A visit to Argyll can be a whirlwind tour of the many attractions and interesting villages, or a more sedate stay on the Islands and Mull of Kintyre (you hum it, we’ll sing it!).
Oban is a very popular seaside town and as well as being a destination for tourists is the gateway to the Isles. If staying on the mainland, you can take day trips to Islands such as Lismore, Kerrera, Gigha and larger ones such as Mull and Islay. Families love Oban and it is entirely possible to have car free holiday due to excellent transport links and everything being on your doorstep. We highly recommend “The Pokey Hat” for an unusual selection of ice-cream flavours!
Water sports feature highly in this region with some of the best coastline in Britain for kayaking and coasteering. For those new to this sport, it can include swimming, climbing, scrambling, canyoning, jumping and diving – definitely a must for those with an adventurous spirit!
Loch Awe makes a great day out, being surrounded by forest walks and picnic areas and is a very well-known trout fishing loch. You will also find two very impressive attractions on the loch-side. The first being St Conans Kirk, which is a church befitting any fairy tale. The other, “The Hollow Mountain”, is a power station set 1km below ground where you can see how it all works, amidst sub-tropical plants, which grow due to the humidity – almost like something from a 60’s Star Trek scene!
Argyll has its own fair share of history with attractions such as Inverary Jail and the prehistoric area of Kilmartin. To date, over 800 historic monuments, cairns, standing stones, stone circles and rock art dating back over 5000 years have been recorded within this area.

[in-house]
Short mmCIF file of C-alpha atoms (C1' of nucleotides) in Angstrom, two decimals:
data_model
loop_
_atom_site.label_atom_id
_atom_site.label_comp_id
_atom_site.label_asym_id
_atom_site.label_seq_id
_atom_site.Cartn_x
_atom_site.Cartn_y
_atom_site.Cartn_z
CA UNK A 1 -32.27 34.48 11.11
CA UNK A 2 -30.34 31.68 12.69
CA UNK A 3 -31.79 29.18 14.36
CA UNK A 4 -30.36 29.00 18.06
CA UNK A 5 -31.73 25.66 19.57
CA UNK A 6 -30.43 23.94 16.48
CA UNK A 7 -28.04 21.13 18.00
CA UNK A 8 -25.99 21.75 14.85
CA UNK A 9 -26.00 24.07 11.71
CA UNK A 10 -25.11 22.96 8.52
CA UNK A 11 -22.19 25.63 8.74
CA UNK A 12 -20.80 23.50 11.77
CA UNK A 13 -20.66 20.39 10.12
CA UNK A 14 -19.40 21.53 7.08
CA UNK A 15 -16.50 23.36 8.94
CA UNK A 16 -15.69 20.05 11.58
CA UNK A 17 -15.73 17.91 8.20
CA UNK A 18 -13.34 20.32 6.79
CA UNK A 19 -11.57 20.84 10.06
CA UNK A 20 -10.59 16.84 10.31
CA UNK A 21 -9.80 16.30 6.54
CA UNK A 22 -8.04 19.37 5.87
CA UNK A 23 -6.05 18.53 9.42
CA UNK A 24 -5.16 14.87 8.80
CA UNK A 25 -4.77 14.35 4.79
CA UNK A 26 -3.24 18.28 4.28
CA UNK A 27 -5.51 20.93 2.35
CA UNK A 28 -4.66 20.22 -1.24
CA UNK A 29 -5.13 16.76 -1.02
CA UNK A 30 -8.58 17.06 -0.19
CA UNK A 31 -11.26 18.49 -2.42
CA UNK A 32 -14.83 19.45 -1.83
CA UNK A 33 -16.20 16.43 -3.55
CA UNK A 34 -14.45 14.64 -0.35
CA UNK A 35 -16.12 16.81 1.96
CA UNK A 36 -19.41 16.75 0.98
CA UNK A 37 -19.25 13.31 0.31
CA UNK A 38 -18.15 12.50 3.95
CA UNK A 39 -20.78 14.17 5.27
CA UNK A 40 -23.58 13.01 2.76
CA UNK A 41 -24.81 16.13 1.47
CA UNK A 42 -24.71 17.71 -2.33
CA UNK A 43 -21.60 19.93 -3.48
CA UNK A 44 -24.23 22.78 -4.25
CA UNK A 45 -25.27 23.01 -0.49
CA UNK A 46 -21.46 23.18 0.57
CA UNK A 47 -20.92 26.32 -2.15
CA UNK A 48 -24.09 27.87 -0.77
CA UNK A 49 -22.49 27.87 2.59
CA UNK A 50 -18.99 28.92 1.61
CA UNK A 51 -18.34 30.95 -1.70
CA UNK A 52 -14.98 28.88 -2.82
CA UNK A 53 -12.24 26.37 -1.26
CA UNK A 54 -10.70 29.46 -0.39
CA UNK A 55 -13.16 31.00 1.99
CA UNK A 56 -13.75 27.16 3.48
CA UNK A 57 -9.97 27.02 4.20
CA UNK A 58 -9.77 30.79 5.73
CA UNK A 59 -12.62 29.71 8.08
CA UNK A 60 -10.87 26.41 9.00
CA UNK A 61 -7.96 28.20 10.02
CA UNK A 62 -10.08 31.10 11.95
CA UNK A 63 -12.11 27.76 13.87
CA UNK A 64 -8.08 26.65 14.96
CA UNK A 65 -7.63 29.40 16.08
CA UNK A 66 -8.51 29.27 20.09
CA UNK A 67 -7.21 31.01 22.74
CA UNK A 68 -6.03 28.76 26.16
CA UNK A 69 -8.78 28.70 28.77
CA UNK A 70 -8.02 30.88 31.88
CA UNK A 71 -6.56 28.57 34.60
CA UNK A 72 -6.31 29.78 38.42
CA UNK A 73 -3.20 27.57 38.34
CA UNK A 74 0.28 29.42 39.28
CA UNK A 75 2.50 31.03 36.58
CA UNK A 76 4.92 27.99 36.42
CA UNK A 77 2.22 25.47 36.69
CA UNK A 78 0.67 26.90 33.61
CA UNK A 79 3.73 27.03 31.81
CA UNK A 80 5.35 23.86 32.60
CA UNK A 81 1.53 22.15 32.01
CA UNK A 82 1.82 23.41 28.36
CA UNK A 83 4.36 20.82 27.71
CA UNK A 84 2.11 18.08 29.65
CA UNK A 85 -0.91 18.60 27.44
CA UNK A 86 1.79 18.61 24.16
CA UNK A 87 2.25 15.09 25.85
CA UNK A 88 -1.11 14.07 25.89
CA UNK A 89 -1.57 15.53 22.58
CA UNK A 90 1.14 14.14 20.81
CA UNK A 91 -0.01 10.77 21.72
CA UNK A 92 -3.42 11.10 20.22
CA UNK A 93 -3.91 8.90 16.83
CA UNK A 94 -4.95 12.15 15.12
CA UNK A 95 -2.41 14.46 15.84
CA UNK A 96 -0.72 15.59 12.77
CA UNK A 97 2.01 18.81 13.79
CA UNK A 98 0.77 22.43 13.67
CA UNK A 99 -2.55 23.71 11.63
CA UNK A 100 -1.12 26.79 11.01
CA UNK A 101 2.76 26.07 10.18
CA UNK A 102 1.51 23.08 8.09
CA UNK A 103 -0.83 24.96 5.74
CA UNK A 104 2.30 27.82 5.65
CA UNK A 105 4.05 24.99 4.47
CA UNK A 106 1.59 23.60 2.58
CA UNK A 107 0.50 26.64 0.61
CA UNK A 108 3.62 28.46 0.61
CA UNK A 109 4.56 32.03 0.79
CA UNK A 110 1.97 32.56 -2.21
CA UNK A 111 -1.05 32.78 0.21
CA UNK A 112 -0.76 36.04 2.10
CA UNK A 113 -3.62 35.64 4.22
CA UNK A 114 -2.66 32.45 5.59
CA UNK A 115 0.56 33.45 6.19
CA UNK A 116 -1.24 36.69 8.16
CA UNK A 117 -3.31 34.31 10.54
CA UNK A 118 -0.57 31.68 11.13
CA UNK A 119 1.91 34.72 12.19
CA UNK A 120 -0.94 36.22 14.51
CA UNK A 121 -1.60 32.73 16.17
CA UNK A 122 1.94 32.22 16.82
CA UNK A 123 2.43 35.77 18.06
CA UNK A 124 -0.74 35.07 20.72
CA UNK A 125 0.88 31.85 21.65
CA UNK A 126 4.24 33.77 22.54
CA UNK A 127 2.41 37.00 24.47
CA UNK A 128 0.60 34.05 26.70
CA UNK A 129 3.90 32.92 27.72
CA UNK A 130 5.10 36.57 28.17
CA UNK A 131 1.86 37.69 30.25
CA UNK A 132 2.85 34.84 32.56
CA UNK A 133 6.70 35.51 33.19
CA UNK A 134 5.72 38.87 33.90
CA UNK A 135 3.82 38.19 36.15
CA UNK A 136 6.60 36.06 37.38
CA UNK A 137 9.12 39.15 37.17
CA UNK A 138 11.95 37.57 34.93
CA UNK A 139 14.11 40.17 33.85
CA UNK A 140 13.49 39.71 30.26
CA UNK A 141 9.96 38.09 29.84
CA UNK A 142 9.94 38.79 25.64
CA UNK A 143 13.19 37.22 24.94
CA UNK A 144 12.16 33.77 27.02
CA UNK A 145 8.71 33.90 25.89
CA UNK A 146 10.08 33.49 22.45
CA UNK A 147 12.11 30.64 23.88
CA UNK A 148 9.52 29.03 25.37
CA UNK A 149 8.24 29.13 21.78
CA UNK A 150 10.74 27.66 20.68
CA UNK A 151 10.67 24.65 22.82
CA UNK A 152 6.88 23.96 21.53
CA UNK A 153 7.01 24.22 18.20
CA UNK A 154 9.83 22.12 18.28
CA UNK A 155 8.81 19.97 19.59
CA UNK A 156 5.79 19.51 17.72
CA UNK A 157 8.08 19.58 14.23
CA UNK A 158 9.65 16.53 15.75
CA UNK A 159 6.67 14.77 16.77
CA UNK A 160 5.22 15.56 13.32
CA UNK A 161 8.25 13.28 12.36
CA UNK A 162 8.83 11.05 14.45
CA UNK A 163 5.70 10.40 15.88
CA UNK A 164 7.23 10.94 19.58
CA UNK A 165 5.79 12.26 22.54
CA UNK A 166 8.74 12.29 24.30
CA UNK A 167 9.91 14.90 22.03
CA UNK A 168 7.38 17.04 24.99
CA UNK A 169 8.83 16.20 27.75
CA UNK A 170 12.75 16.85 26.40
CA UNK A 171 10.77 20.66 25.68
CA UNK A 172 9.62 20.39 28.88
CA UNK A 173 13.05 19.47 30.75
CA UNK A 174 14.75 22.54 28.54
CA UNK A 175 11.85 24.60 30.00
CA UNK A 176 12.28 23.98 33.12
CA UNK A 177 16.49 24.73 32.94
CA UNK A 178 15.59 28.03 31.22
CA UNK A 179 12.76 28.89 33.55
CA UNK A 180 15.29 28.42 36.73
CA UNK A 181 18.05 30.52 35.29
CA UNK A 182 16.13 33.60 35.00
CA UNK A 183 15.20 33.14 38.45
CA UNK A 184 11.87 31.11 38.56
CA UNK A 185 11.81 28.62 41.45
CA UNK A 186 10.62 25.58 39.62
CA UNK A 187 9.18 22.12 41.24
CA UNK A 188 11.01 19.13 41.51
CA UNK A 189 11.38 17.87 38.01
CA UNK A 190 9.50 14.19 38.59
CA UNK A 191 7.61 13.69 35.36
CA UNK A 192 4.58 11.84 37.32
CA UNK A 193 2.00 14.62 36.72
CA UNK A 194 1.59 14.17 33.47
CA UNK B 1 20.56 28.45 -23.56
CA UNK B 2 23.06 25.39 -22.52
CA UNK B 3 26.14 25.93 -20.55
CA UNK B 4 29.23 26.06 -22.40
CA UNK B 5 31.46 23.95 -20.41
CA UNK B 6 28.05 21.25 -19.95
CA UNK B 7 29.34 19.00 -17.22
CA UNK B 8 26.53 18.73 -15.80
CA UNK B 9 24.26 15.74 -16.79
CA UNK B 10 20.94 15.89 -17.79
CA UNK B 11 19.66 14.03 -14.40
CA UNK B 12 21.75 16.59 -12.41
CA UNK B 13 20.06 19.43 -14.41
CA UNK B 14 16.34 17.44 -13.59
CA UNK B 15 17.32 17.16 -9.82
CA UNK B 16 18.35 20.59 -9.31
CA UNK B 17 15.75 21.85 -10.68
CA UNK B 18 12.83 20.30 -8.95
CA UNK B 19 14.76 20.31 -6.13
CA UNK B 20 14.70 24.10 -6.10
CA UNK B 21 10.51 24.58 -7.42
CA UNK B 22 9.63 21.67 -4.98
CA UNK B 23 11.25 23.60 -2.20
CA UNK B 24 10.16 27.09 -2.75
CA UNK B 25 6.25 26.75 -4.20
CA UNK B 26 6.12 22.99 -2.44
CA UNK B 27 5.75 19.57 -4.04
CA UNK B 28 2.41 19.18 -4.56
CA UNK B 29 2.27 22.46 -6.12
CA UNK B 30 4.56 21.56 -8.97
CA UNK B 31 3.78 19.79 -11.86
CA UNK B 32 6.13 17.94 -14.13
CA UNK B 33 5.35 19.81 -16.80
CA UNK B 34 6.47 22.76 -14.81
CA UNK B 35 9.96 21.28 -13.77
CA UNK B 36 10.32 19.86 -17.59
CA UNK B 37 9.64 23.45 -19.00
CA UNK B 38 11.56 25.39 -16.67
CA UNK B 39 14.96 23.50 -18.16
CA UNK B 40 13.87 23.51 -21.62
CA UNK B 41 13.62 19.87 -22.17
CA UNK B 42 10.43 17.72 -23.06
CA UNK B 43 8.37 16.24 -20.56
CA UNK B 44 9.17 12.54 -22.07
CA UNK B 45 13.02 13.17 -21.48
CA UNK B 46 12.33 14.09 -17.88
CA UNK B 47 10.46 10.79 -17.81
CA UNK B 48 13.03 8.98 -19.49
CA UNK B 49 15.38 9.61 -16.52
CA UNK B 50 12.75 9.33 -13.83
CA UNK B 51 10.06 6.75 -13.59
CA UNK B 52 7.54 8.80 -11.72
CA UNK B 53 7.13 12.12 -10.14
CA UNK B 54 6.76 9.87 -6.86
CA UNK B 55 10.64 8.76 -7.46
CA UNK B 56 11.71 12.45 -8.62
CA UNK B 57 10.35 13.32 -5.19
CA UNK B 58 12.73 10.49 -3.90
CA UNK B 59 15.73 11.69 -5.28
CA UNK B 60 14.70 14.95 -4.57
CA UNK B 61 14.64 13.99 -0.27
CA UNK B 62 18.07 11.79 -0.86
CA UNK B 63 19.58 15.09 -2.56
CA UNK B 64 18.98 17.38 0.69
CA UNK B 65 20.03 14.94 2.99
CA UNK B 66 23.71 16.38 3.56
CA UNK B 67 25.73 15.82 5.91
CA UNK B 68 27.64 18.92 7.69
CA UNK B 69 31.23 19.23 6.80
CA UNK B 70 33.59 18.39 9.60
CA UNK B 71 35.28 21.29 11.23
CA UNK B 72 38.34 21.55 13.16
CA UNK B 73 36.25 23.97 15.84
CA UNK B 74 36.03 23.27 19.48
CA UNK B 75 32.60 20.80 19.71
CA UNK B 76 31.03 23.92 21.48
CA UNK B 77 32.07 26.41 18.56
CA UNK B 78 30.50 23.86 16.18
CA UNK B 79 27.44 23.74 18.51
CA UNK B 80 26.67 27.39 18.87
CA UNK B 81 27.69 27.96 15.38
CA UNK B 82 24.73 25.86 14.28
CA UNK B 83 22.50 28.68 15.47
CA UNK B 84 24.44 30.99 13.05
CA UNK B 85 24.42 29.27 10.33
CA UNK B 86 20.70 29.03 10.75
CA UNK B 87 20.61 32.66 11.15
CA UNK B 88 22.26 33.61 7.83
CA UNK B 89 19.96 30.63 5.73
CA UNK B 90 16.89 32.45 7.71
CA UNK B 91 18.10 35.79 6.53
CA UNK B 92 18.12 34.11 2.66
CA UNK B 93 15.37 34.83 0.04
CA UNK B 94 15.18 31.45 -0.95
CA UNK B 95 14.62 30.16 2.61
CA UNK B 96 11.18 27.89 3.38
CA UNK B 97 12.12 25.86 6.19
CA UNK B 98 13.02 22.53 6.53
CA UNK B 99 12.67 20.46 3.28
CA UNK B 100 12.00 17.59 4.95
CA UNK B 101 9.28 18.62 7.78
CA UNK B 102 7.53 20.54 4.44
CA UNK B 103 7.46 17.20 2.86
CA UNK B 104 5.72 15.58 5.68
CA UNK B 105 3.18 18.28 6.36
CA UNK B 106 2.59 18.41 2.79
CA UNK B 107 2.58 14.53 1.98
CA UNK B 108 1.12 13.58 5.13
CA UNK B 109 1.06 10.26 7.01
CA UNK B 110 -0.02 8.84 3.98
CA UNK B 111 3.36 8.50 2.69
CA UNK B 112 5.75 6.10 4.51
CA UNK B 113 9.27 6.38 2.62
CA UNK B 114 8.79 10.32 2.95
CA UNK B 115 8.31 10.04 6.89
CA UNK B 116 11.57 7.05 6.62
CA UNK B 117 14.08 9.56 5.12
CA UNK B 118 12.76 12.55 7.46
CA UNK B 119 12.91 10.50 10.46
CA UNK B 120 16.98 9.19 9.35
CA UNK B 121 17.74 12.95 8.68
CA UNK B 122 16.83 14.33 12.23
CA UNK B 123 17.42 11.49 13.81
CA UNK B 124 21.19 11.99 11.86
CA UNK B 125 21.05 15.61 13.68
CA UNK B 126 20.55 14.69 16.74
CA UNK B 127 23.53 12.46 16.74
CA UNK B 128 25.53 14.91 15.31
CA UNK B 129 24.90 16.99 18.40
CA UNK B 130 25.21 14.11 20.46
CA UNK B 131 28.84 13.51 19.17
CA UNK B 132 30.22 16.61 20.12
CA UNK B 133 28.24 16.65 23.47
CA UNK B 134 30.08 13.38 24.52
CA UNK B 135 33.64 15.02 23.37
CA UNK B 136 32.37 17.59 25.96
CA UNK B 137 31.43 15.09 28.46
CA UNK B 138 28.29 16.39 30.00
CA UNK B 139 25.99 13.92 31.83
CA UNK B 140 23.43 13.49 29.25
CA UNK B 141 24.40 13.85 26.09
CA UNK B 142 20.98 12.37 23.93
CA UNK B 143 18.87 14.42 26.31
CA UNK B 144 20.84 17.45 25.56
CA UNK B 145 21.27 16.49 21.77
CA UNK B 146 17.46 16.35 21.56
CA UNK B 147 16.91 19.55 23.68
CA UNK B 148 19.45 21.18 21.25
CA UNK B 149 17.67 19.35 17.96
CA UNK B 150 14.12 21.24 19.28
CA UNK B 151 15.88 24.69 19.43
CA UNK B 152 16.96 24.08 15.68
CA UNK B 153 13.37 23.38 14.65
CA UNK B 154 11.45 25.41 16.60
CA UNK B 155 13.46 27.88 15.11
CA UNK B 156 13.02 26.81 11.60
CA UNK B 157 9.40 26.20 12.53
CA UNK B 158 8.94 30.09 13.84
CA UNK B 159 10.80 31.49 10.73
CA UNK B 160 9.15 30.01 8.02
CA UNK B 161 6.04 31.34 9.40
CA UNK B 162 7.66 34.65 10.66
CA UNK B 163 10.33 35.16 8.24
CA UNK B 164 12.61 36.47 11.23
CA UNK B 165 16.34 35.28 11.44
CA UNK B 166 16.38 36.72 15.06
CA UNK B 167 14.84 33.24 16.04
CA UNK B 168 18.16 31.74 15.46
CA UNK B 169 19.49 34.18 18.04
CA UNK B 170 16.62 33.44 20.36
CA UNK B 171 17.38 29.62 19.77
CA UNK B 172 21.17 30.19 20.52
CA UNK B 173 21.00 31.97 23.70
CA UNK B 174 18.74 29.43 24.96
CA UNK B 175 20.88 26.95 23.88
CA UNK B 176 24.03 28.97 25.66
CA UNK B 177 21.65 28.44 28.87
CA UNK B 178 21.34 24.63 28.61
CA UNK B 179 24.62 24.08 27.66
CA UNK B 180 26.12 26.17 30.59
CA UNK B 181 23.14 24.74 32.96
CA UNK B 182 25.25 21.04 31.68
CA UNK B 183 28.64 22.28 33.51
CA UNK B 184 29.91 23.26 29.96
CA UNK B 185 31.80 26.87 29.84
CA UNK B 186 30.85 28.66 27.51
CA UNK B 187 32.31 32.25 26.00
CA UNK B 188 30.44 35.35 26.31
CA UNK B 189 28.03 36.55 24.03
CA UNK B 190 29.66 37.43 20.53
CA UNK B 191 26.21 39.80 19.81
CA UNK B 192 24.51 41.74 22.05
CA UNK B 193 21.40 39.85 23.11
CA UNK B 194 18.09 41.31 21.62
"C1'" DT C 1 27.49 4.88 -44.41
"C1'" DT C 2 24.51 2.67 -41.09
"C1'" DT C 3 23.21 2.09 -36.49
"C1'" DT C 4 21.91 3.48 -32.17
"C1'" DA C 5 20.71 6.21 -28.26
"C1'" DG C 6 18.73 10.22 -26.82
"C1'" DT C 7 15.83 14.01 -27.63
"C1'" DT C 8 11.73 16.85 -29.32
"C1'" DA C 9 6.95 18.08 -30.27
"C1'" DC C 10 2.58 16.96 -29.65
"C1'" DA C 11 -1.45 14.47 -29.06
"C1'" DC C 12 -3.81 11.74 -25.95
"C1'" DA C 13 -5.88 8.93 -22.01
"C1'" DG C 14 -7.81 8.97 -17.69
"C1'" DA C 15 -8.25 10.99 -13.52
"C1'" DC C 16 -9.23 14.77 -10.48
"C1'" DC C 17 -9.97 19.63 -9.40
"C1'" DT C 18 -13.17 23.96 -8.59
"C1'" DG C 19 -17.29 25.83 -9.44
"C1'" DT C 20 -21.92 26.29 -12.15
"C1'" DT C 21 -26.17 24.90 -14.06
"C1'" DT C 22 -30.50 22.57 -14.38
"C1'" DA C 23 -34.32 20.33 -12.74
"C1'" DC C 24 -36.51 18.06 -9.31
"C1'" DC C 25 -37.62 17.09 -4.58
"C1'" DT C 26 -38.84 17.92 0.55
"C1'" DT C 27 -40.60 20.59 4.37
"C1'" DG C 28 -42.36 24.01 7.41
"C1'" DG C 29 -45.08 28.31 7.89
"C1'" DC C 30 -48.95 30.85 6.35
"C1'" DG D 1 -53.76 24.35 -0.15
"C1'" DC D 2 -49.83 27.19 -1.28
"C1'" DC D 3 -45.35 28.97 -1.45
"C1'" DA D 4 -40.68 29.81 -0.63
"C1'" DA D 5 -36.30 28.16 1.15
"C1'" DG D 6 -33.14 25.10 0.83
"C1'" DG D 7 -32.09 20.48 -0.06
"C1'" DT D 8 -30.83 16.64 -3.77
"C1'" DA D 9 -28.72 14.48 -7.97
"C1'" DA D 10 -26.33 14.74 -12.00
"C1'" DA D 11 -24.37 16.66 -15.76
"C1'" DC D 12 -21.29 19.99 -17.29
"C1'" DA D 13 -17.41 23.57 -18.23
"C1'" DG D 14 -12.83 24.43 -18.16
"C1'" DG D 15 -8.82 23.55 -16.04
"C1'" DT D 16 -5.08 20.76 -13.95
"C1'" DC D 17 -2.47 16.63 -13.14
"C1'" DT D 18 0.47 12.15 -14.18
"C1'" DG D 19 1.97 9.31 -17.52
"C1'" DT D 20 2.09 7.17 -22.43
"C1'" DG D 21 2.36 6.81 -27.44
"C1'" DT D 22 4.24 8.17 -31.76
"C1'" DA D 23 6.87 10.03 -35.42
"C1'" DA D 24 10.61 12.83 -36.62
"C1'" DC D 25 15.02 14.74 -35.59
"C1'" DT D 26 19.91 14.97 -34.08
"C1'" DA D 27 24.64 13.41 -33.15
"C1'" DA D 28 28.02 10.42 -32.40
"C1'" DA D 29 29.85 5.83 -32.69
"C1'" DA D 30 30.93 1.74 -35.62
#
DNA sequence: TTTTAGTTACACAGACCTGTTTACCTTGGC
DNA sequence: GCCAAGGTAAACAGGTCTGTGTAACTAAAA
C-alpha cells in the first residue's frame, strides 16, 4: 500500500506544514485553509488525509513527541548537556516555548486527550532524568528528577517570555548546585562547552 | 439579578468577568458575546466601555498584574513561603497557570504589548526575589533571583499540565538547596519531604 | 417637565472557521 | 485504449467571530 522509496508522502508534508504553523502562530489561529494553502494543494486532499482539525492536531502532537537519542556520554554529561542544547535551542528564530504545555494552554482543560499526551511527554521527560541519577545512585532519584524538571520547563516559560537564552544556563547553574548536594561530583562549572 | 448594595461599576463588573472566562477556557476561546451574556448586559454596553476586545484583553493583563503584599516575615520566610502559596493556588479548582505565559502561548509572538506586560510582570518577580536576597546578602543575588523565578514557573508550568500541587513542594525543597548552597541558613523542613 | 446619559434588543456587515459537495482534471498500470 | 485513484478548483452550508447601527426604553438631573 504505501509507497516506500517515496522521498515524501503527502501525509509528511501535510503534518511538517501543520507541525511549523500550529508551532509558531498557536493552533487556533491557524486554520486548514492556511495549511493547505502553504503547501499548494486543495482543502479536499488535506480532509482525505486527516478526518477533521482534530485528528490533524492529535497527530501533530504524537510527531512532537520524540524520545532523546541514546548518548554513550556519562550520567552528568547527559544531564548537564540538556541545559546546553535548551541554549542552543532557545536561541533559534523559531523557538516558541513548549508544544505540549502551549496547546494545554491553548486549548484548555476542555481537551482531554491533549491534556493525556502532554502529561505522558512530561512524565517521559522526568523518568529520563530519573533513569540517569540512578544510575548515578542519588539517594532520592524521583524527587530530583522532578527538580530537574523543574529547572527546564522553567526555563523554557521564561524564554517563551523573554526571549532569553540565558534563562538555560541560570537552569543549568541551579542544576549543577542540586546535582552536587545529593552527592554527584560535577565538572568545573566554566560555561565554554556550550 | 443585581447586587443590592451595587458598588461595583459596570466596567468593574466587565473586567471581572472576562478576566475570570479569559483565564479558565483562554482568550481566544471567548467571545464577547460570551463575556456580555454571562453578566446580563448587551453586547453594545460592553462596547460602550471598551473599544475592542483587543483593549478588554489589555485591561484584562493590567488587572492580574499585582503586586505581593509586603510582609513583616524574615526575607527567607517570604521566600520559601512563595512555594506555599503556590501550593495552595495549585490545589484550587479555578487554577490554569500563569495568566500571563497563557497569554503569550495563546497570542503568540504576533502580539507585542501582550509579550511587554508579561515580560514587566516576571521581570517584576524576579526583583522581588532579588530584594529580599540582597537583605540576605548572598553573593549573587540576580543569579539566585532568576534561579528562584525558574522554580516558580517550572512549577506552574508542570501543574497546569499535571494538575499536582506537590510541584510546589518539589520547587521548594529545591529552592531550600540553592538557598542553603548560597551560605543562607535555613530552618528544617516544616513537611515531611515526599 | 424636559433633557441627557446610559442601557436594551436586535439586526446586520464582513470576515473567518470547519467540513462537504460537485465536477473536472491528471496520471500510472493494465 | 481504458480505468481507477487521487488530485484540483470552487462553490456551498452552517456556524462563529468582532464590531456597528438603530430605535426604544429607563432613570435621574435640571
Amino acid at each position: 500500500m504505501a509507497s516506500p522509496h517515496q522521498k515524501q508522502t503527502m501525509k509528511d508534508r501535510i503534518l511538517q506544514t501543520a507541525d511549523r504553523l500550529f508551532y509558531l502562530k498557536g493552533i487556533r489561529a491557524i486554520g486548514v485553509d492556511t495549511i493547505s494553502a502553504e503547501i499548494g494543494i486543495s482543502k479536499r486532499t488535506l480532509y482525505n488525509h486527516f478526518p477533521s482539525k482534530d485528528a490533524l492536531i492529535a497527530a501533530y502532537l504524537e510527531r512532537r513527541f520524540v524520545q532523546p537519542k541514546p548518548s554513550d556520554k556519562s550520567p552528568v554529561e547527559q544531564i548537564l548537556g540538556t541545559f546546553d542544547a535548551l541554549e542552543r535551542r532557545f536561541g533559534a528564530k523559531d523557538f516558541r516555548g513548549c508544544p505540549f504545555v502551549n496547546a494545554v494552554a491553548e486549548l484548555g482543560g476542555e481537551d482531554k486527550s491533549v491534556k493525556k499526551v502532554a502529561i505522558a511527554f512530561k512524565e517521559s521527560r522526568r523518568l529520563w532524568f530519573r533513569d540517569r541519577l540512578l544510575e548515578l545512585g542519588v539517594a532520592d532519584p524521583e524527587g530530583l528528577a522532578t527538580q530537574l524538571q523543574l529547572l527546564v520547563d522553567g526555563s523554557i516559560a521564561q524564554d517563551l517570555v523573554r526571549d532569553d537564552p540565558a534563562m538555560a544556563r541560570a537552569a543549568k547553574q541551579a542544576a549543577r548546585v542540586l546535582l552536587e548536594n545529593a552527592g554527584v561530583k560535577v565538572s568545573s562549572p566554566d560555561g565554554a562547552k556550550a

The Mull of Kintyre has a more leisurely pace and golfers amongst you will be familiar with the Machrihanish Golf Course, whilst the waters surrounding the southern tip are popular with surfers, due to their excellent waves.
The 4 main Islands in this area, each have their own draw. Islay is perhaps the most famous whisky island with 8 working distilleries, with the week-long Islay Festival of Music and Malt taking place in May each year.
Jura has a wild and rugged landscape including the distinctive ‘Paps of Jura’, which can be seen from neighbouring islands as well as the mainland. There is one distillery and stalking is a popular sport on the estate.
Arran offers a little bit of everything in one place. From the impressive peak of Goat Fell in the north to the sandy beaches of the south, it’s easy to take in all the Island has to offer, with little effort. Golf, whisky, restaurants, walking, castles, crafts and culture are all on offer and the 6th century Holy Isle welcomes day trippers.
Bute is the easiest to reach from the central belt and is well known for its beautiful gardens and historic buildings. It is very popular with weekend visitors and has a huge amount to do, packed into its 15 by 4 miles area!
Island visits, particularly in peak season, require planning. Timetables are often weather dependent and we recommend keeping the Calmac timetable to hand!